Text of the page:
Bake the pie for 35-45 minutes until golden brown. Leave to cool in the tin before releasing and serving.

Tortilla de bacalao

Tortilla de bacalao

Another tortilla de bacalao? Well yes, I couldn't write a book on the food of the Basque Country and not include this recipe. It's a must-have dish when you are in a sidrería (cider house).

My interpretation is to caramelise the onions to bring more sweetness to the tortilla and the bacalao is not cooked. When you caramelise the onions, make plenty as you can keep them in the fridge for at least a week - they make a great addition to any sandwich, or just on toast with some goat's cheese. Heaven.

Serves 4-6


400g (14oz) salt cod

125ml (4fl oz) olive oil

3 large white onions, finely sliced

Handful of thyme, leaves stripped

6 free-range eggs

Freshly ground black pepper

Handful of finely chopped flat-leaf parsley


Soak the cod in cold water, skin side up, for 24 hours, changing the water a couple of times.

Heat the oil in a large pan and gently fry the onions for a few minutes. Cover with a lid and cook over a low heat for 25 minutes until really soft. Remove the lid, add the thyme and cook for a further 20-25 minutes until really caramelised and sticky. Scoop out with a slotted spoon, keeping some of the oil, and cool.

Remove the skin from the cod and flake into large pieces.

Beat the eggs with plenty of black pepper and gently fold in the onion, cod and parsley.

In a large (23 cm/9 in) non-stick pan, heat 2-3 tablespoons of the reserved oil and pour in the egg mixture. Swirl the pan over a high heat until the mixture starts to set around the edges, then reduce the heat and cook for 4-5 minutes until it just starts to set, so that the bottom and sides are golden but it is still quite loose in the middle.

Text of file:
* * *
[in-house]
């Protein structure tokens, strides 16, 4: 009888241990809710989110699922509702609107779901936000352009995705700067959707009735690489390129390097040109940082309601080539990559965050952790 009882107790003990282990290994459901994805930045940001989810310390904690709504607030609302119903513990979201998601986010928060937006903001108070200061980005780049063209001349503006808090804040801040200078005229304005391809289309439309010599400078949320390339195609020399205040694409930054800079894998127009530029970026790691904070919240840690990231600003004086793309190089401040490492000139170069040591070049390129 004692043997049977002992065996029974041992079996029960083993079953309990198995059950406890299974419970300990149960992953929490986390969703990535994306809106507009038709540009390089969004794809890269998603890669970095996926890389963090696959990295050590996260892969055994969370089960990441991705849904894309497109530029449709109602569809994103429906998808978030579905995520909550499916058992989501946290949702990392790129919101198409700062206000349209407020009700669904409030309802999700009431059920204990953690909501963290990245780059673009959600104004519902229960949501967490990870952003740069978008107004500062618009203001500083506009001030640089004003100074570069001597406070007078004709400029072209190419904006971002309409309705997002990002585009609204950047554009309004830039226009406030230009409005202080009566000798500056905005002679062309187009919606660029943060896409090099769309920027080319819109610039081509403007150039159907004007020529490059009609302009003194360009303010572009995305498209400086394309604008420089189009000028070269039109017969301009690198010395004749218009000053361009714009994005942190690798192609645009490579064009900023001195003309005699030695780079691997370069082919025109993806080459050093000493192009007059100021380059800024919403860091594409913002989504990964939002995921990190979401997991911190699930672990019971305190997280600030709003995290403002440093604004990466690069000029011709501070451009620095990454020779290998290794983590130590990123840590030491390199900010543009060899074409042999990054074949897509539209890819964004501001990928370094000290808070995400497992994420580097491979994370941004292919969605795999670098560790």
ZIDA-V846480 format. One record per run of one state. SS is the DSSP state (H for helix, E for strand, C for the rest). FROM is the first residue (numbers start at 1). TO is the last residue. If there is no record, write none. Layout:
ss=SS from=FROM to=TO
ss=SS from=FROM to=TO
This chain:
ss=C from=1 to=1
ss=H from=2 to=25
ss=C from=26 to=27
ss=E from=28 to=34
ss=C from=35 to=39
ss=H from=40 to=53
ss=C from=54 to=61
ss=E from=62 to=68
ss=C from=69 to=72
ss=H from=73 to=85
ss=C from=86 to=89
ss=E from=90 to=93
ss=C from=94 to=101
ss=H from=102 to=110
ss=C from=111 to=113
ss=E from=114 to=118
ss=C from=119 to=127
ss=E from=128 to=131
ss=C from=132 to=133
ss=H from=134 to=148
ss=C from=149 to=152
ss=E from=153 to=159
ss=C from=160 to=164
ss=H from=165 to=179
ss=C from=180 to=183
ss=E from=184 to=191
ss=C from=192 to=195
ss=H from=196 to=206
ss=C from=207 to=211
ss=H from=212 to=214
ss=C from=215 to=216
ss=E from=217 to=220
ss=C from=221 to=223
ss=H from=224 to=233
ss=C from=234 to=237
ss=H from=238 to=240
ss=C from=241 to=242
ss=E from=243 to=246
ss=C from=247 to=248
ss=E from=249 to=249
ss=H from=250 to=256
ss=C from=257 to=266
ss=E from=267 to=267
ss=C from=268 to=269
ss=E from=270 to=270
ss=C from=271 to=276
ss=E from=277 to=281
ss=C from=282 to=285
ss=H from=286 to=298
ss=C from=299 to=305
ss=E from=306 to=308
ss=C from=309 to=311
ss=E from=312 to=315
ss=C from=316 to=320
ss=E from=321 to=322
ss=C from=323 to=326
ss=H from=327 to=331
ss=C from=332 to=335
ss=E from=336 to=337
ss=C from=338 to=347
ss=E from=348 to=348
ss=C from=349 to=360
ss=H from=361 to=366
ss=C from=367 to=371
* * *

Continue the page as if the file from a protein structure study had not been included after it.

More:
Cover the pan with a flat lid or board, turn the tortilla carefully onto it, then put the pan back on a low heat. Return the tortilla to the pan, cooked side up, and use a spatula to tuck the edges of the tortilla under to give its characteristic curved look. Cook for a couple of minutes, then turn onto a board and serve. It should still be lovely and juicy when you cut into it.

This is my interpretation of the tomato soup that I always order at restaurant La Cuchara de San Telmo. It's a cold soup with jamón and Idiazábal. I'd never dare ask them for the recipe, but I think I've got pretty close here so I'm happy with that. My mum always fries the tomatoes with some onion and garlic, until really well reduced, and then adds some water. This is a great way to make the soup, and I risk life and limb to say this... but I do think that roasting the tomatoes and the garlic gives it a completely different dimension. Sorry, Mum!

Tomato soup with jamón & Idiazábal

Serves 6


2kg (4½lb) beautiful vine-ripened tomatoes

1 bulb garlic, cloves separated

Olive oil

Sea salt and freshly ground black pepper

1 banana shallot (echalion), finely chopped

Handful of thyme sprigs, plus a few extra to garnish

1 litre (34fl oz) fresh ham or fresh chicken stock

6 slices of baguette

6 slices of jamón

Idiazábal or manchego cheese shavings

Extra-virgin olive oil to drizzle


Preheat the oven to 160°C (320°F/Gas 3).

Halve the tomatoes and place on two large baking sheets with the garlic. Drizzle with lots of olive oil and season well, and place in the oven, rotating the trays halfway through cooking. Roast for 45-60 minutes until slightly caramelised.

Heat a little more oil in a deep pan and gently fry the shallot for 10 minutes. Tip in the roasted tomatoes and squeeze the soft garlic from their skins and add to the pan. Throw in the thyme and pour over the stock. Bring to the boil, then simmer for 10 minutes.

Meanwhile, heat some oil in a frying pan and fry the baguette slices until golden and crisp, then break into pieces.

Spoon the soup into warmed bowls. Top with a scattering of fried baguette, the jamón slices and some cheese. Drizzle with extra-virgin olive oil, garnish with a sprig of thyme and serve.

Photography: Laura Edwards